The USC Trojans began the 2013 season with expectation of having six tailbacks on the roster that could conceivably see playing time.
Three games into the season, it’s been a heavy dose of Tre Madden, with Justin Davis and Javorius “Buck” Allen sprinkled in here and there.
After Madden piled up another game with over 100 rushing yards, and Davis chipped in with 96 yards in a 35-7 victory over Boston College, Lane Kiffin appears to have found himself a nice one-two punch out of the backfield.
But wait, what about Silas Redd?
Redd, who transferred from Penn State prior to the 2012 season, came to Los Angeles with high hopes.
USC was the 2012 preseason No. 1 team and with all the attention Marqise Lee and Robert Woods were sure to receive, Redd figured to see his fair share of open running lanes.
Needless to say, 2012 didn’t pan out as expected.
Fast forward to 2013, Redd is still recovering from injury, having recently visited renowned Dr. James Andrews for what’s only been described by USC as a “procedure”.
USC has stated the “procedure” went well and the last two weeks Kiffin has said he hopes to have Redd available for the forthcoming game. The same holds true for this weekend’s tilt against the Utah State Aggies.
With Redd’s exact return date unknown, when it eventually does arrive, USC may find themselves stuck between a rock and a hard place.
Kiffin has not been a proponent of playing three or more running backs a game, unless the score dictated it. If Madden and Davis continue to produce, how could taking carries away from one of them be justified?
The smart play would be for Kiffin to continue starting Madden, so long as he remains healthy, and utilize Davis and Redd situationally. Redd can provide another physical running style, with Davis being the change of pace back.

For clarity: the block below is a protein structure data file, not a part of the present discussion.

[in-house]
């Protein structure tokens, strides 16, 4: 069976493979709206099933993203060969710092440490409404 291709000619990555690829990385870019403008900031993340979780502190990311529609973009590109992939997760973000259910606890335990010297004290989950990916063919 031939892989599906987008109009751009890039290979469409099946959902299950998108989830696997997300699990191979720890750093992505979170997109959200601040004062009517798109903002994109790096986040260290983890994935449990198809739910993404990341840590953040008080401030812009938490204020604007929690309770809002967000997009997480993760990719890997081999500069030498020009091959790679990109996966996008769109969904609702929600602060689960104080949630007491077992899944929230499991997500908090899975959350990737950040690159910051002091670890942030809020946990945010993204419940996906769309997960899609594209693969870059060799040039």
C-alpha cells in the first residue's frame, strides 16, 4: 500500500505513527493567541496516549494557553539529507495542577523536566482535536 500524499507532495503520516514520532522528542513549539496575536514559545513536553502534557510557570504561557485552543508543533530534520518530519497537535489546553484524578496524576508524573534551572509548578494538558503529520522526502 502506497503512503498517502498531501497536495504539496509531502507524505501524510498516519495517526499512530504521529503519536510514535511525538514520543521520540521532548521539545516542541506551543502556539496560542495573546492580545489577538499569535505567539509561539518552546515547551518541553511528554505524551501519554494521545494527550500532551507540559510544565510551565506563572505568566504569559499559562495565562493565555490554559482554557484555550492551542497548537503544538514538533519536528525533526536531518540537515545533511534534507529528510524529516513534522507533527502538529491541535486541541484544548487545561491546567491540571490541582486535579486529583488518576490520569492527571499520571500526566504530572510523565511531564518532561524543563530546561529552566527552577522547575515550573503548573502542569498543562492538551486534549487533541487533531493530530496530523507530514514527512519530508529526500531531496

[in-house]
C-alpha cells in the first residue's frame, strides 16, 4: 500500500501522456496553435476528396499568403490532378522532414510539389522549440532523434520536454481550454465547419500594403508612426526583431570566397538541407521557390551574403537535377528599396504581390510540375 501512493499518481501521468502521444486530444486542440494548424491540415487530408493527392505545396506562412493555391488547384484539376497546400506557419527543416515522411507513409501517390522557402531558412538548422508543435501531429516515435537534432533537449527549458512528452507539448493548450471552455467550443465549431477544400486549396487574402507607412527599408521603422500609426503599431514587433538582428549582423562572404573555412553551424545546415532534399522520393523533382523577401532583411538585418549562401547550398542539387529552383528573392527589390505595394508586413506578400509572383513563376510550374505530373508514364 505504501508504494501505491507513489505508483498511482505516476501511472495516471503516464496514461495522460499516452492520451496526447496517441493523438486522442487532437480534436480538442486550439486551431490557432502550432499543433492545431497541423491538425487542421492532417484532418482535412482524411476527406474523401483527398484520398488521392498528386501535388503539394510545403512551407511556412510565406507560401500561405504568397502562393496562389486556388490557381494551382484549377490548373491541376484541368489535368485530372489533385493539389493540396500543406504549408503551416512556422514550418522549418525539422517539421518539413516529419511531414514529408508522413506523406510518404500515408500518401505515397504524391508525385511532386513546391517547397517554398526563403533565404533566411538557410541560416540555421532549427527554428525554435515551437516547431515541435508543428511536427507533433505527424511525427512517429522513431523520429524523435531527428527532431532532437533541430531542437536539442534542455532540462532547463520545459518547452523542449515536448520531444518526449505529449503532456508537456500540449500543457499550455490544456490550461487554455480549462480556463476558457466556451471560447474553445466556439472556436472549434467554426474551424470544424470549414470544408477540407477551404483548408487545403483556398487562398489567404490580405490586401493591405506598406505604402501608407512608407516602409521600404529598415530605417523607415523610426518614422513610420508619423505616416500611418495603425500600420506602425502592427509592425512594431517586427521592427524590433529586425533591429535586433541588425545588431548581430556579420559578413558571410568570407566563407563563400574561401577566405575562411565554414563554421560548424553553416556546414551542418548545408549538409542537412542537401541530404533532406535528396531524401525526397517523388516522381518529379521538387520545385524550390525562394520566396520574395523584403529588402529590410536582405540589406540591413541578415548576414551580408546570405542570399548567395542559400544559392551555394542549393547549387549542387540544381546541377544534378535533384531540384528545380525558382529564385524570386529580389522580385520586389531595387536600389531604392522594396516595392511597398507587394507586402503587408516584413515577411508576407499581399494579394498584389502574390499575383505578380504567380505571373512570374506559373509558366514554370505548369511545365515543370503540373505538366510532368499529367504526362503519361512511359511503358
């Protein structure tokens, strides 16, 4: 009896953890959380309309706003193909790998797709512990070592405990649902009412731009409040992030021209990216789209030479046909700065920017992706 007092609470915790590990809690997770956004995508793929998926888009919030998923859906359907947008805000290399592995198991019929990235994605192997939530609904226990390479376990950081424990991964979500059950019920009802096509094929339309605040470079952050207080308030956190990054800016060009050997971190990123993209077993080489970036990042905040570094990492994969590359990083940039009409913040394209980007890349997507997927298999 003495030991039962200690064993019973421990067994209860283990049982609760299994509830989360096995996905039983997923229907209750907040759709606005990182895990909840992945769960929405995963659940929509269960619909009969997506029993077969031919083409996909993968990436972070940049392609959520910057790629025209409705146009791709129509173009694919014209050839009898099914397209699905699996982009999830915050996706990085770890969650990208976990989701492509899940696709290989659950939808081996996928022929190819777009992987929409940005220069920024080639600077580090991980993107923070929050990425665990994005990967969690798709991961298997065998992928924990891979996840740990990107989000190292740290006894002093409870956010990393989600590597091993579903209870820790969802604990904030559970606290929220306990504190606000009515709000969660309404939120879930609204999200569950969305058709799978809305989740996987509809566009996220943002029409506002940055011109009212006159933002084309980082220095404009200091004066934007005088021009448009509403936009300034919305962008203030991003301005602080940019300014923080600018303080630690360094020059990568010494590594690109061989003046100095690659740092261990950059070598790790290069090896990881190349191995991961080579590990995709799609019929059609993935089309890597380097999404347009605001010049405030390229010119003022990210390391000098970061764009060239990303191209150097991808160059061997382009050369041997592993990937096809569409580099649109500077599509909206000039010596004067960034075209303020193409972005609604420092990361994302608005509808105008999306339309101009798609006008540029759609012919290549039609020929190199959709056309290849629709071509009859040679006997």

The key in potentially having the luxury of using all three running backs will be Kiffin and the coaching staff’s ability to keep them focused and aware that each has the equal opportunity to have his number called.
The saving grace for USC could be a team rarely makes it through an entire season without one or multiple running backs suffering an injury.
That isn’t to hope for an injury, but should one occur, USC appears capable of absorbing the loss.
Also, as much promise as Davis has shown, he is a true freshman that has yet to experience the grind of a college football season. Fatigue could set in at one point, which would force USC to at times look in a different direction.
There is some traction behind the thought that Redd is being handled with extra care since USC has been able to rely on Madden on Davis.
So long as USC’s current running backs continue to get the job done and remain healthy, Redd should not return until he is 100%.
Once Redd is healthy enough to play, he should be provided an opportunity to compete for significant playing time but not automatically guaranteed a spot atop the depth chart.